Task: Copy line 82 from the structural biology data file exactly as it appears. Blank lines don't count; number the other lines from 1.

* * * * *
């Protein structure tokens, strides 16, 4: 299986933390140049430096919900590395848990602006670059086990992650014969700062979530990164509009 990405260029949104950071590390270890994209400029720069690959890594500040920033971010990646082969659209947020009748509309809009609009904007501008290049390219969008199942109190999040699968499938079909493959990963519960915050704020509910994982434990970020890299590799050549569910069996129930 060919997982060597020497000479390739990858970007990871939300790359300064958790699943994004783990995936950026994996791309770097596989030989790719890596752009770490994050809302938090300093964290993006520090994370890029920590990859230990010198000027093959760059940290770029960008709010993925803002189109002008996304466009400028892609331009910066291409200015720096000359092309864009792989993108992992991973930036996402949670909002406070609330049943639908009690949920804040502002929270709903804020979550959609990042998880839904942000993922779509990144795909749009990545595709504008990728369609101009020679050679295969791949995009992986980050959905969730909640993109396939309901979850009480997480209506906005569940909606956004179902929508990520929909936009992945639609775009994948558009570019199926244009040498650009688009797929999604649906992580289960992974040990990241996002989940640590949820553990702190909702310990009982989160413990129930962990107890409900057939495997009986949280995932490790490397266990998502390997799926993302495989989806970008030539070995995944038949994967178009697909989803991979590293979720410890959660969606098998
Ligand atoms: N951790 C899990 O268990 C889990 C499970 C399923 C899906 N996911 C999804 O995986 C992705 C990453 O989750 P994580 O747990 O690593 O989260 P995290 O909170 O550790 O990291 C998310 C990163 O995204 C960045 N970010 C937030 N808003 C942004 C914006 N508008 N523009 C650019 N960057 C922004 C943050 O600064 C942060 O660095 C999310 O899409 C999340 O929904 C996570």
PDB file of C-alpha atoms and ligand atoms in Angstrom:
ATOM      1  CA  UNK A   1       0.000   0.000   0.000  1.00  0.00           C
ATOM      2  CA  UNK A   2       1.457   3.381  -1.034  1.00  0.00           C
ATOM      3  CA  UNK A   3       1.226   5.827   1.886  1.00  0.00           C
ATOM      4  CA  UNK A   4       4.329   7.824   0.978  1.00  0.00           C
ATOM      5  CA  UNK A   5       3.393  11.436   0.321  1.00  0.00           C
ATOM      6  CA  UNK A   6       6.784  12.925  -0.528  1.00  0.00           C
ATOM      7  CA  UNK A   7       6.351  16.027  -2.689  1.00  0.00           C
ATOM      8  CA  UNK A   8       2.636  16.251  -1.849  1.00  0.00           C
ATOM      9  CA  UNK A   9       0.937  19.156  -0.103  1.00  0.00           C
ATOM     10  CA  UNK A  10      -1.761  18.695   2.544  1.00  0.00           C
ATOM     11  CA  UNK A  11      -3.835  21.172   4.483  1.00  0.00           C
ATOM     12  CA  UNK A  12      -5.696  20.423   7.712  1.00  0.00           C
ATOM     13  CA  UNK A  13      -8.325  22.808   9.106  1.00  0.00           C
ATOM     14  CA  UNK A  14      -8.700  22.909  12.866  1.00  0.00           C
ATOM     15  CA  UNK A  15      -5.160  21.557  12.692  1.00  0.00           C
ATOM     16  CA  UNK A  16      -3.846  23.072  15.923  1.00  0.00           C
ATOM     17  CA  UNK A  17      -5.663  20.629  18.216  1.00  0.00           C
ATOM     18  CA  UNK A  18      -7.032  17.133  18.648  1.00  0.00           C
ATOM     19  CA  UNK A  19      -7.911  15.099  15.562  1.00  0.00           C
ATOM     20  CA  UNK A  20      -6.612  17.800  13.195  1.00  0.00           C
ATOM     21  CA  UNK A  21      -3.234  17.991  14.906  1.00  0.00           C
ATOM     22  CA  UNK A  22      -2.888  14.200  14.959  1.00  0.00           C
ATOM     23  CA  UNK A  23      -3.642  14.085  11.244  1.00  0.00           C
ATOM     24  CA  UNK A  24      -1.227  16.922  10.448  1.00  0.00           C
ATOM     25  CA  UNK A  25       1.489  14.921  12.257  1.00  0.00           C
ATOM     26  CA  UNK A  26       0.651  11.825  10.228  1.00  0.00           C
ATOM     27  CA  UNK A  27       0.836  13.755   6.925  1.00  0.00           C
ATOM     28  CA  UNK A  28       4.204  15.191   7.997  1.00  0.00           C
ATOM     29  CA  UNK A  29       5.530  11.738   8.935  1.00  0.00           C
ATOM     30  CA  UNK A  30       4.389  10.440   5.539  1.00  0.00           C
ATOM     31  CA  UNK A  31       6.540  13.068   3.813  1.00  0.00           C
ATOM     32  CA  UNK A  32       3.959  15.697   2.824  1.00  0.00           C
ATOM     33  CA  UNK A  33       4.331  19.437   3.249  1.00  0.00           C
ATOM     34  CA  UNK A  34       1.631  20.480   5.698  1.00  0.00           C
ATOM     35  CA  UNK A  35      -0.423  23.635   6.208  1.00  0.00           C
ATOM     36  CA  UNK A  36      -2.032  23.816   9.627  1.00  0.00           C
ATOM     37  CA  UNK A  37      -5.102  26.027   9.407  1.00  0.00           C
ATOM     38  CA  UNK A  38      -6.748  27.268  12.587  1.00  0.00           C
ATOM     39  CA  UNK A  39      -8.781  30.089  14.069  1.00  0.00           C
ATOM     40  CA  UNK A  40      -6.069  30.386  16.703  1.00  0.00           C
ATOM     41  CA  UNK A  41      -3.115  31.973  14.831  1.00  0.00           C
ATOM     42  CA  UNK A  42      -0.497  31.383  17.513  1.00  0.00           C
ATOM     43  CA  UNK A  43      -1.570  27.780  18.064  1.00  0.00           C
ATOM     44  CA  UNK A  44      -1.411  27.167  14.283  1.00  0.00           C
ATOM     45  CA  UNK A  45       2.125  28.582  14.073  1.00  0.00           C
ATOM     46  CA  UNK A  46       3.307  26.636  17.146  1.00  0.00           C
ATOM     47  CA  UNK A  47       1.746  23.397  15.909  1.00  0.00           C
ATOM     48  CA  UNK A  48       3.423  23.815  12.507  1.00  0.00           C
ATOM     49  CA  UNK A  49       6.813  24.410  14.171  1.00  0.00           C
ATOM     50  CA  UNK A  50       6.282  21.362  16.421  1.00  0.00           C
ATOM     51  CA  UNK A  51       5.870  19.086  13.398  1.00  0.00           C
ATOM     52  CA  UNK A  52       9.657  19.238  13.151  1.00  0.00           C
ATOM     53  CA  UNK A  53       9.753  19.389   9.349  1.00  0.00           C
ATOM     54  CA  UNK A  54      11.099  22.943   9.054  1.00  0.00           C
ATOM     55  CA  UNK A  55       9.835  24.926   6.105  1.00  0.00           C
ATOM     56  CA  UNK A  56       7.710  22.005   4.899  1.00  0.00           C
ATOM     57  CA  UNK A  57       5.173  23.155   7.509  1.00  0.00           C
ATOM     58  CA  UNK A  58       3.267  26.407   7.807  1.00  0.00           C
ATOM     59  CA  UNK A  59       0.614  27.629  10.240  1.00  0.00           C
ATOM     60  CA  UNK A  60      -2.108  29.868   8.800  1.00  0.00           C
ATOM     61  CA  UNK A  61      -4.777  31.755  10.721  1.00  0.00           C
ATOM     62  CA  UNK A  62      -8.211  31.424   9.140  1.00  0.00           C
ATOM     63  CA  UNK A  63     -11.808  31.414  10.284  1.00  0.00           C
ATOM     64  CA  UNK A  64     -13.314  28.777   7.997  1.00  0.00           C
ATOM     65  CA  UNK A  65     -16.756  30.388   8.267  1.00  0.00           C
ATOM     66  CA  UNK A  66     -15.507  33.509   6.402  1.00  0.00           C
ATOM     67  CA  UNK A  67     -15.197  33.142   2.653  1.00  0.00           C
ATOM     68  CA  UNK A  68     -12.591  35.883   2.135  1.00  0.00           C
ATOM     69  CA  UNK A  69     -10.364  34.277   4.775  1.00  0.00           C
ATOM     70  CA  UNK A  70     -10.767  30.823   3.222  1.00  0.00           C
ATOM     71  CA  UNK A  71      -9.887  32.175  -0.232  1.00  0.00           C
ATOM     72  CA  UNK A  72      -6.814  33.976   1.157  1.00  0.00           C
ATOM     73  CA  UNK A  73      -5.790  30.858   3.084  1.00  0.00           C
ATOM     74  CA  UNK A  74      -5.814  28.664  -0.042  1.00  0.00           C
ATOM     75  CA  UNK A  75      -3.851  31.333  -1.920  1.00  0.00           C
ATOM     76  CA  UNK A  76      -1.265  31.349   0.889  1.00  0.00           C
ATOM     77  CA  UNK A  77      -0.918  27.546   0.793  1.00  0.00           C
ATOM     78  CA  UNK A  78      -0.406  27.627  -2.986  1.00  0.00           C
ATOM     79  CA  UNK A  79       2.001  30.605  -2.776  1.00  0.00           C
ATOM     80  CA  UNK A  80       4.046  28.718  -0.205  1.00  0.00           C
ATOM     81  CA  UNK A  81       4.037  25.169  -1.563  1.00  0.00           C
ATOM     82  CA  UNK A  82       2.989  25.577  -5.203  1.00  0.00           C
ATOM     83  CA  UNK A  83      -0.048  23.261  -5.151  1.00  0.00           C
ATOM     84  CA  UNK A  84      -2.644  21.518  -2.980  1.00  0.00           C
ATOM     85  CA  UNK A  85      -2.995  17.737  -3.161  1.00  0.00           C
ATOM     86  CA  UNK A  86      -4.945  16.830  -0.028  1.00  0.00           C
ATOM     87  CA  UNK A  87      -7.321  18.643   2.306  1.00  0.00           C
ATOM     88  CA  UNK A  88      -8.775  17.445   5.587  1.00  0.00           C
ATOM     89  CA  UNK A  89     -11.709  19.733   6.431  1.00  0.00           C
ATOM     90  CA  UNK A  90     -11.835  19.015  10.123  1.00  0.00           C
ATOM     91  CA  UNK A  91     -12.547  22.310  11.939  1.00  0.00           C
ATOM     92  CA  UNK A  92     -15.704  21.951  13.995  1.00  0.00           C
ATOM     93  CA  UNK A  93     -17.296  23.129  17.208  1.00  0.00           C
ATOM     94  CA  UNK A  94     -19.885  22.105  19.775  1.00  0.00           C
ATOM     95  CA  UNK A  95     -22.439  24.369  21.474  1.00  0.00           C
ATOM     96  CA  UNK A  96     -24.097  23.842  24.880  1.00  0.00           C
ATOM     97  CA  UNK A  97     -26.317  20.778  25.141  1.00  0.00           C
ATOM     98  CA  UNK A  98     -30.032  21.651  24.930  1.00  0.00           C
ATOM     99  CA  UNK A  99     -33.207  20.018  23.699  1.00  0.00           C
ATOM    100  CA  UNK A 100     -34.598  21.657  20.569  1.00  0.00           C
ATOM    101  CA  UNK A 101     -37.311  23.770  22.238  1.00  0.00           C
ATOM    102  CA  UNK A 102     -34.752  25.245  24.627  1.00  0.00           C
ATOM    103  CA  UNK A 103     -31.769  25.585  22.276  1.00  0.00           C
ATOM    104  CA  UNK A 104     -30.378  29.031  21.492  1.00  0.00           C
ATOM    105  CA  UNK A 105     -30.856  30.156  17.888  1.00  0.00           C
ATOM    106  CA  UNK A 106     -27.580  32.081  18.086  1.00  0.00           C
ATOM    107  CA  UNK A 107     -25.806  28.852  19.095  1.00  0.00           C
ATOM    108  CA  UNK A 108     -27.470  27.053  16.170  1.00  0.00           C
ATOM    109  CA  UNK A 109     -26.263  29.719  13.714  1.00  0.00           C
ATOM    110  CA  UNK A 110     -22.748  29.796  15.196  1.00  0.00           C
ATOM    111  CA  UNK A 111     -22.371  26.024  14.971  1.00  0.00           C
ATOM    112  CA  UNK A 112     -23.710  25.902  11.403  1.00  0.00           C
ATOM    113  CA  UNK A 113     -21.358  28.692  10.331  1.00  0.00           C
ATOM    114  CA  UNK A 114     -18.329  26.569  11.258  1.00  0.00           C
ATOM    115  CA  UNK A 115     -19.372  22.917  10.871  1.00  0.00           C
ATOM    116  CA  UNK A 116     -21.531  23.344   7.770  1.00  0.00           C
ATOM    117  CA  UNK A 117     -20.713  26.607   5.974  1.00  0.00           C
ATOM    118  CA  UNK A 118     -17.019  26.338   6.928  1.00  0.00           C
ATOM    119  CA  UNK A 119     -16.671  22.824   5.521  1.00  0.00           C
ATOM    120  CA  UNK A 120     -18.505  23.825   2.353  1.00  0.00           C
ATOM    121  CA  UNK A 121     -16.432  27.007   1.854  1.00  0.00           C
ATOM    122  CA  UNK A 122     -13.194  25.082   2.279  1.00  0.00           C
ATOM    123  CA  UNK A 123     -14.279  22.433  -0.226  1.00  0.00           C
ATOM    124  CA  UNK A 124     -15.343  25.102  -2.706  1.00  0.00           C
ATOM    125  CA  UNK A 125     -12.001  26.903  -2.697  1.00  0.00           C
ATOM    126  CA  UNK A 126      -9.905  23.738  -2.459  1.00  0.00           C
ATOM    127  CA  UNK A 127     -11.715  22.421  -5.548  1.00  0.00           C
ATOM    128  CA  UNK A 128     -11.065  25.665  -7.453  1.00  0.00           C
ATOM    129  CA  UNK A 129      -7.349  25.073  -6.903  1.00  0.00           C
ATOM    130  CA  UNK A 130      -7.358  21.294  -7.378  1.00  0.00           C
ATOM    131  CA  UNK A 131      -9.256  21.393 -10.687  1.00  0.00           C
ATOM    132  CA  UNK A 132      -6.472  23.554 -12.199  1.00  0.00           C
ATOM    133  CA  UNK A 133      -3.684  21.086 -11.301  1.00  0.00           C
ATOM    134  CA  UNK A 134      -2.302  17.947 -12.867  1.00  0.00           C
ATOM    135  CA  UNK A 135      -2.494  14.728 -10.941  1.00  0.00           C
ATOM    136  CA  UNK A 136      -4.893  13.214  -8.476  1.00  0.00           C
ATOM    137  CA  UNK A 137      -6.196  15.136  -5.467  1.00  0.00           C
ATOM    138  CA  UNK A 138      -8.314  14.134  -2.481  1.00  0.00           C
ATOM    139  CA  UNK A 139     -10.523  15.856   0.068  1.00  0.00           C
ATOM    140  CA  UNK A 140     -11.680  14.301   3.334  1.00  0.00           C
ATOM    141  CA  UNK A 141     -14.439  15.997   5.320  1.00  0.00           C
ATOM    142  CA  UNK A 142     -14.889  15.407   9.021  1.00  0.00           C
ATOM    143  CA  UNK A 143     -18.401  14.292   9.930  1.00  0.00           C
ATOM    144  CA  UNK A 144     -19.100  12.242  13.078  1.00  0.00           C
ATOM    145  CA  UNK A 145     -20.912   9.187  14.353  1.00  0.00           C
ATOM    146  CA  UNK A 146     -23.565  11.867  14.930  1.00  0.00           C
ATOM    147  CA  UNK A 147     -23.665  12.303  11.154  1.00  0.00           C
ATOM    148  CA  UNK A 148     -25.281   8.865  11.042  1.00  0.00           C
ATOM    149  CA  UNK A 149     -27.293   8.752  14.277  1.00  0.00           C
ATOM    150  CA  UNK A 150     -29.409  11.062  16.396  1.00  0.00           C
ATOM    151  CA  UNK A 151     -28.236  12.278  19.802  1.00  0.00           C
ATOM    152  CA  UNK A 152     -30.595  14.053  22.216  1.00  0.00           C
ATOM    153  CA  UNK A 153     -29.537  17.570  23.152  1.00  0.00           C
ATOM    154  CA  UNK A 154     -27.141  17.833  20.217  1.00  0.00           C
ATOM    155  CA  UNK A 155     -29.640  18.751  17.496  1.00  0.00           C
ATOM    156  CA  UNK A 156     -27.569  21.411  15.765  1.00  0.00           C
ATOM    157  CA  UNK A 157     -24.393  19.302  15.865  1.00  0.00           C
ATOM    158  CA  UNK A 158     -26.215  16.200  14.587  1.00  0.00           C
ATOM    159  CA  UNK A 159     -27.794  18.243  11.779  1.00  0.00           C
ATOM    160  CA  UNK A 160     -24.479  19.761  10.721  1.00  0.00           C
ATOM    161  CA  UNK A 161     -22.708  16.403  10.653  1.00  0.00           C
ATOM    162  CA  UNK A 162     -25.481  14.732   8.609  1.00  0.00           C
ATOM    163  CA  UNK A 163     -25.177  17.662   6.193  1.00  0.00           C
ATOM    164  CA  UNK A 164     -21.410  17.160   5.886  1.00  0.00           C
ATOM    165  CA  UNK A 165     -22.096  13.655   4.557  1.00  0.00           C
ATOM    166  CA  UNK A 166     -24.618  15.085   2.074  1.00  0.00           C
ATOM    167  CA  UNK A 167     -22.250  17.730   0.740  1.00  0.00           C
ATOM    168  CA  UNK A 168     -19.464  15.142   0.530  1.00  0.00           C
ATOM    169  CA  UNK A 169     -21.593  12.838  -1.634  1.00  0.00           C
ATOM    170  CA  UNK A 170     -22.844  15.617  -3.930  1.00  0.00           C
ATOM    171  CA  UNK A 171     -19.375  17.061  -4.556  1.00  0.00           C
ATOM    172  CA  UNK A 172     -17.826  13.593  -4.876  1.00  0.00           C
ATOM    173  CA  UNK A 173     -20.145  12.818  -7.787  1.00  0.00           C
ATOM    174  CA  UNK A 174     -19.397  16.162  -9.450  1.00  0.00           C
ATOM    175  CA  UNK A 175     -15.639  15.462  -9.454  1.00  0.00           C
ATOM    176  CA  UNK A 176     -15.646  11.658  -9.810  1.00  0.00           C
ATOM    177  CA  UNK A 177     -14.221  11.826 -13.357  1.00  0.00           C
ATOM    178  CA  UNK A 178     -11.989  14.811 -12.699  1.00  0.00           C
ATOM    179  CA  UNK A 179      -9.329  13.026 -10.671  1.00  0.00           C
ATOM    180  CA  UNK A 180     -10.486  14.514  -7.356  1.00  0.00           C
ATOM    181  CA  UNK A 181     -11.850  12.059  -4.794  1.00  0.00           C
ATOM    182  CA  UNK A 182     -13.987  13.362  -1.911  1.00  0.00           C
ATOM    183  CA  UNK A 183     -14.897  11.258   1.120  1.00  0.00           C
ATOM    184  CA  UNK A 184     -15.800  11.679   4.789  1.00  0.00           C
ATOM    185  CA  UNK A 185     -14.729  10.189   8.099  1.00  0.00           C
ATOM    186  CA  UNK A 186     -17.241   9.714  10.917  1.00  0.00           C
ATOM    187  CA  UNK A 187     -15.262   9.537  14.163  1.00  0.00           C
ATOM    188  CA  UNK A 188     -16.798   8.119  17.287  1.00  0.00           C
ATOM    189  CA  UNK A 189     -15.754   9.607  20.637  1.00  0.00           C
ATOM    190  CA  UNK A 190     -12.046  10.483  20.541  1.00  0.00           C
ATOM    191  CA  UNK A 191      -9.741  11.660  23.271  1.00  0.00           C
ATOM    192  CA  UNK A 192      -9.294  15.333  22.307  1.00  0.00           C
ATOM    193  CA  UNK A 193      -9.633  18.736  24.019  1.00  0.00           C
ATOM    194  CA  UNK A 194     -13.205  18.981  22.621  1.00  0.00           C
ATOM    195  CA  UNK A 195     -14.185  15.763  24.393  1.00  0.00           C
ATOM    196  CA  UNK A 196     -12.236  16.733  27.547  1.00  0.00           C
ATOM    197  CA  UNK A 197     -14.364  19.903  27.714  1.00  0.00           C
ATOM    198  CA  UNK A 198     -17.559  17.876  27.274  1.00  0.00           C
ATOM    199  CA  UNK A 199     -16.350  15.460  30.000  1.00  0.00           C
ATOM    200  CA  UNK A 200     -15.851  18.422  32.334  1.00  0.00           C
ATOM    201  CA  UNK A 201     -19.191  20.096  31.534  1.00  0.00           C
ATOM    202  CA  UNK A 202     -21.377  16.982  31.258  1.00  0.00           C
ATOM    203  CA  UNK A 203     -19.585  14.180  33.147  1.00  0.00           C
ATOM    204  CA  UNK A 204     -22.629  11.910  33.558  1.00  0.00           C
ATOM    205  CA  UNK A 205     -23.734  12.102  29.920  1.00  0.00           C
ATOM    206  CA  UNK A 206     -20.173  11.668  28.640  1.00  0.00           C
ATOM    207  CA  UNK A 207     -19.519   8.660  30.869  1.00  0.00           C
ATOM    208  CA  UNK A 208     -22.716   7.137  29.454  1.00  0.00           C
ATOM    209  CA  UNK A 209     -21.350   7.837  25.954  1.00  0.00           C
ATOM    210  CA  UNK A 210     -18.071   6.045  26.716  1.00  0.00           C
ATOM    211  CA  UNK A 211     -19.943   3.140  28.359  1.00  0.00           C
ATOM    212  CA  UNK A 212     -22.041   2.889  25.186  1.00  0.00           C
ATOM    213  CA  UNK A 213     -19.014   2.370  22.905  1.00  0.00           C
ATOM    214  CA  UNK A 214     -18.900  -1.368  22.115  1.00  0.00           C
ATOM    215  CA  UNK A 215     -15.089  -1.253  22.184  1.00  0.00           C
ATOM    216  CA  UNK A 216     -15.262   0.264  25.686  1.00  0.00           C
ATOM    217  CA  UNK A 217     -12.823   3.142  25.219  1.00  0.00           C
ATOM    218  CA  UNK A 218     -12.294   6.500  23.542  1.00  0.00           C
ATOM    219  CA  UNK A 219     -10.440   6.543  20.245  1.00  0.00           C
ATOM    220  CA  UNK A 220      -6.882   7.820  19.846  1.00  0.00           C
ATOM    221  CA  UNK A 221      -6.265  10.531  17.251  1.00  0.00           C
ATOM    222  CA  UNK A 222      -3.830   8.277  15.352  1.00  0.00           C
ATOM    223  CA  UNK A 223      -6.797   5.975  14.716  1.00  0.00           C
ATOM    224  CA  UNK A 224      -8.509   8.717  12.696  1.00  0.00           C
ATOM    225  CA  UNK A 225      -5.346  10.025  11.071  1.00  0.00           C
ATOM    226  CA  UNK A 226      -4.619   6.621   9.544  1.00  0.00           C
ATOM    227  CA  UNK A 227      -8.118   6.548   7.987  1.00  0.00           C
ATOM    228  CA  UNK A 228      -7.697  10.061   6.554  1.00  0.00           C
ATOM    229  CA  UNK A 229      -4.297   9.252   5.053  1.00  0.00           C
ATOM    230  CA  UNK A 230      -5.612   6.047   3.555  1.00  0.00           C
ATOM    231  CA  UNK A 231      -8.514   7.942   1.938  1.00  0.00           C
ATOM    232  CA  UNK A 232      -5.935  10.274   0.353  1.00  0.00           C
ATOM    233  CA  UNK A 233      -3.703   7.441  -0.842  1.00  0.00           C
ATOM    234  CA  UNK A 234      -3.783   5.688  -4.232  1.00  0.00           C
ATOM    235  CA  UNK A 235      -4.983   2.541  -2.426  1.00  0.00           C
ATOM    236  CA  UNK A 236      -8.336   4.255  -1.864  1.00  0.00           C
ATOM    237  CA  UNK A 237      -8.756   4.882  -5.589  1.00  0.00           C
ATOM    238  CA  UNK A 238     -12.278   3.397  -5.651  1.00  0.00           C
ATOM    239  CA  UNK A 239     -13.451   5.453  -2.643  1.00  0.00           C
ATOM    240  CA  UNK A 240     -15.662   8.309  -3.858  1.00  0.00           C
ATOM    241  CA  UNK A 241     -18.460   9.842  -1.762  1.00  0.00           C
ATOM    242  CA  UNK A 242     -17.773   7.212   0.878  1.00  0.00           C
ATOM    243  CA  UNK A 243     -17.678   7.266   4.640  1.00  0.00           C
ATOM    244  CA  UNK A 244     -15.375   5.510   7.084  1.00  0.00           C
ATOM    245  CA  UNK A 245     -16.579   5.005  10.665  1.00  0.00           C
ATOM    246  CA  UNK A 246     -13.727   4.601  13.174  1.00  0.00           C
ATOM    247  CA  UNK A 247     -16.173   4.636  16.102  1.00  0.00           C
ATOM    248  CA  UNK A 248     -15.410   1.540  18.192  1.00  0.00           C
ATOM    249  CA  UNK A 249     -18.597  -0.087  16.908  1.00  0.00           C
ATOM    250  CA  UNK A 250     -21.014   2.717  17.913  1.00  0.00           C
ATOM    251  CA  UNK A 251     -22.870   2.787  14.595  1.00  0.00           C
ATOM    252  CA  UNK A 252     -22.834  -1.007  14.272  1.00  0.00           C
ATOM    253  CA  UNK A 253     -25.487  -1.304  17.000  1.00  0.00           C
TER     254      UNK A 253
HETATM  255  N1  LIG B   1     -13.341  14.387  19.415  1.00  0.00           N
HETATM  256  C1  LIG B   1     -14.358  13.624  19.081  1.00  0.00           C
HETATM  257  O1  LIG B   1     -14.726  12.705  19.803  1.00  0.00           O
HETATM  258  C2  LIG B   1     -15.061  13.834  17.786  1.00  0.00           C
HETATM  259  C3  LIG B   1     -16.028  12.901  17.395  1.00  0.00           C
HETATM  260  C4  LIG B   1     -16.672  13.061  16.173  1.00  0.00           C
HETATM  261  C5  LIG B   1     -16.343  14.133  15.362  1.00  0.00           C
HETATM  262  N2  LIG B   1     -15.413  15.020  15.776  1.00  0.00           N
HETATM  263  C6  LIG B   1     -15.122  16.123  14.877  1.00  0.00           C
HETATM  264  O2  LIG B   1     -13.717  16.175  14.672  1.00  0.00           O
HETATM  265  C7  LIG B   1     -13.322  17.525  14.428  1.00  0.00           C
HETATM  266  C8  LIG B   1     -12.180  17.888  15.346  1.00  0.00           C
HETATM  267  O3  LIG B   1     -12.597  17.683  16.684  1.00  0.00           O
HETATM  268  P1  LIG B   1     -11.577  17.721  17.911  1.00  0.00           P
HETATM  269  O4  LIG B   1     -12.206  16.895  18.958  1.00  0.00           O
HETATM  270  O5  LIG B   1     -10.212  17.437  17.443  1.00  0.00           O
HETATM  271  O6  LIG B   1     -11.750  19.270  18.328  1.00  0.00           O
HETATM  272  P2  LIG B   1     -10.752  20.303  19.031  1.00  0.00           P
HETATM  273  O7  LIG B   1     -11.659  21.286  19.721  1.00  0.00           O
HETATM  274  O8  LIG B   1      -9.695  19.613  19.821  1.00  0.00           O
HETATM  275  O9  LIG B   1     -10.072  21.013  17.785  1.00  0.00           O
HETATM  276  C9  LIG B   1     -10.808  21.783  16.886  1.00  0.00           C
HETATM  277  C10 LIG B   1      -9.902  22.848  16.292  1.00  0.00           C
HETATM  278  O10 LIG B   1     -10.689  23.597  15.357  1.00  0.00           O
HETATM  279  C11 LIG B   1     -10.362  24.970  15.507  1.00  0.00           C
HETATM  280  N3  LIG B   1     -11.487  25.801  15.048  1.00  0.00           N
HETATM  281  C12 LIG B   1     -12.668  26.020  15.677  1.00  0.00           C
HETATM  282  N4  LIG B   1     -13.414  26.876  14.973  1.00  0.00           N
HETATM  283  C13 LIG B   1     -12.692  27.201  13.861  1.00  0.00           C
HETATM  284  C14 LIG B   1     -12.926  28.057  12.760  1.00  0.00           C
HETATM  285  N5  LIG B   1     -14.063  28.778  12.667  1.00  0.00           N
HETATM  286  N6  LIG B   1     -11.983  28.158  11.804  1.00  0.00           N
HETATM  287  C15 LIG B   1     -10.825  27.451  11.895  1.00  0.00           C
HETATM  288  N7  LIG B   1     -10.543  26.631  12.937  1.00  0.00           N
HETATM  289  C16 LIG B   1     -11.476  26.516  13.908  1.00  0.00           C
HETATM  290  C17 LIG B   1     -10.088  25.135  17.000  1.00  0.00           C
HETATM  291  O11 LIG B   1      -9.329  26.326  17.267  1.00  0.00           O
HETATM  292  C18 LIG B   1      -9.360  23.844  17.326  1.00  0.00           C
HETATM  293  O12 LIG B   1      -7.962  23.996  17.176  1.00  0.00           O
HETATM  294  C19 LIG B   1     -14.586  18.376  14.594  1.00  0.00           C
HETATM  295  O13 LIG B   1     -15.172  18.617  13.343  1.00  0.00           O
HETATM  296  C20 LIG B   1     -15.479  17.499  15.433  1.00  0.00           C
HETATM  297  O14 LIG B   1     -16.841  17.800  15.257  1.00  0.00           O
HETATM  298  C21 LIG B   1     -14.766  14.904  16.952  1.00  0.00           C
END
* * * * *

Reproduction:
ATOM     79  CA  UNK A  79       2.001  30.605  -2.776  1.00  0.00           C